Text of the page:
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Flu Shot (Vaccine) for Children

WHAT YOU NEED TO KNOW:

Several types of viruses cause the flu. The viruses change over time, so new vaccines are made each year. Your child should get the vaccine as soon as recommended each year, usually in September or October. The vaccine begins to protect your child about 2 weeks after he or she gets it. The vaccine may cause mild symptoms, such as a fever, headache, and muscle aches. Your child may also have mild to moderate soreness or redness at the area where the shot was given. Your child may still get the flu after he or she receives the vaccine.


DISCHARGE INSTRUCTIONS:

Call your local emergency number (911 in the US) if:

  • Your child's mouth and throat are swollen.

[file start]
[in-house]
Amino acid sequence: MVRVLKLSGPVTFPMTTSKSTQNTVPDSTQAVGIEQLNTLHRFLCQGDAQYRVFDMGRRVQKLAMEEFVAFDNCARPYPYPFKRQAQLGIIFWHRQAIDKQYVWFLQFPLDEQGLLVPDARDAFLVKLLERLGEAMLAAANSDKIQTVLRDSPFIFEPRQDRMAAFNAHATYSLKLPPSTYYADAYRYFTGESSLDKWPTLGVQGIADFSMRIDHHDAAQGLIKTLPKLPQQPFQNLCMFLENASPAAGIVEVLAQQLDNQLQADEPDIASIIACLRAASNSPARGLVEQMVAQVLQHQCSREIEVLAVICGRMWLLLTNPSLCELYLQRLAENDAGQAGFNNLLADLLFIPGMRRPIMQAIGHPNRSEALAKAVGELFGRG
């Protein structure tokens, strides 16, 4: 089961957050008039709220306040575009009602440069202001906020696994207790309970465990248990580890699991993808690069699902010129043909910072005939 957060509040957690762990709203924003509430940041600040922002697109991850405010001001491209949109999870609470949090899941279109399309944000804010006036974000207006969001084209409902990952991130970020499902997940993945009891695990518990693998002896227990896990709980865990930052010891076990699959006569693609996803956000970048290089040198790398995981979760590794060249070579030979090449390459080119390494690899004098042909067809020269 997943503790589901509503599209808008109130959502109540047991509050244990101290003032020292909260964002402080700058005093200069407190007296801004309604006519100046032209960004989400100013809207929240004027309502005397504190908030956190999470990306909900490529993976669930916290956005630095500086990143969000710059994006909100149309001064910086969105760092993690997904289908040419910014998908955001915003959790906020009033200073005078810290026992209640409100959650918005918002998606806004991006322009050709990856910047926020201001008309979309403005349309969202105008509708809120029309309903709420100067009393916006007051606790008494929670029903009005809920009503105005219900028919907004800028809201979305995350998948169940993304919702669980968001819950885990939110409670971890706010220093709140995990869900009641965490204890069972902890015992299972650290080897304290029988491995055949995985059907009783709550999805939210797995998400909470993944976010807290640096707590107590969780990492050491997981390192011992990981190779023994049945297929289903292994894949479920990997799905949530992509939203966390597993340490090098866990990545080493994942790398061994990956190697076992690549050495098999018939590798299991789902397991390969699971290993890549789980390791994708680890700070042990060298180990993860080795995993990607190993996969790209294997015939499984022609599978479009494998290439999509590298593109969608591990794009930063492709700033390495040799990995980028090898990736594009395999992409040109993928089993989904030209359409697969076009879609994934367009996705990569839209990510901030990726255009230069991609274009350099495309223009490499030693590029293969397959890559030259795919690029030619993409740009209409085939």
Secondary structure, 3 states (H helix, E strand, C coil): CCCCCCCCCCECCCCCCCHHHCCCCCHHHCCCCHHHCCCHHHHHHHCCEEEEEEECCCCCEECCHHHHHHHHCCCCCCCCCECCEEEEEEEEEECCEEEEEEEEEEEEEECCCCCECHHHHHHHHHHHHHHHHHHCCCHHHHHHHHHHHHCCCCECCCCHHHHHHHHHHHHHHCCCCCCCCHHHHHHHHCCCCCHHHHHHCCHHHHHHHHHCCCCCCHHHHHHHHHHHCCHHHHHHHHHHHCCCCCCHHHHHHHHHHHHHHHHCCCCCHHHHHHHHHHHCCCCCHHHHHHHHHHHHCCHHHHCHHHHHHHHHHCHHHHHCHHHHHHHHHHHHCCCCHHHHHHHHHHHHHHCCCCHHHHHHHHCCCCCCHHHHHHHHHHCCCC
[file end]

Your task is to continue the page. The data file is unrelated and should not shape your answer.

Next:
• Your child is wheezing or having trouble breathing.
  • Your child has chest pain or his or her heart is beating faster than normal.
  • Your child feels like he or she is going to faint.

Seek care immediately if:

  • Your child's face is red or swollen.
  • Your child has hives that spread over his or her body.

Call your child's doctor if:

  • Your child feels weak or dizzy.
  • Your child has increased pain, redness, or swelling around the area where the shot was given.
  • You have questions or concerns about your child's flu shot.

Apply a warm compress

to the injection area to decrease your child's pain and swelling.

Follow up with your child's doctor as directed:

Write down your questions so you remember to ask them during your child's visits.

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The above information is an educational aid only. It is not intended as medical advice for individual conditions or treatments. Talk to your doctor, nurse or pharmacist before following any medical regimen to see if it is safe and effective for you.

Further information

Always consult your healthcare provider to ensure the information displayed on this page applies to your personal circumstances.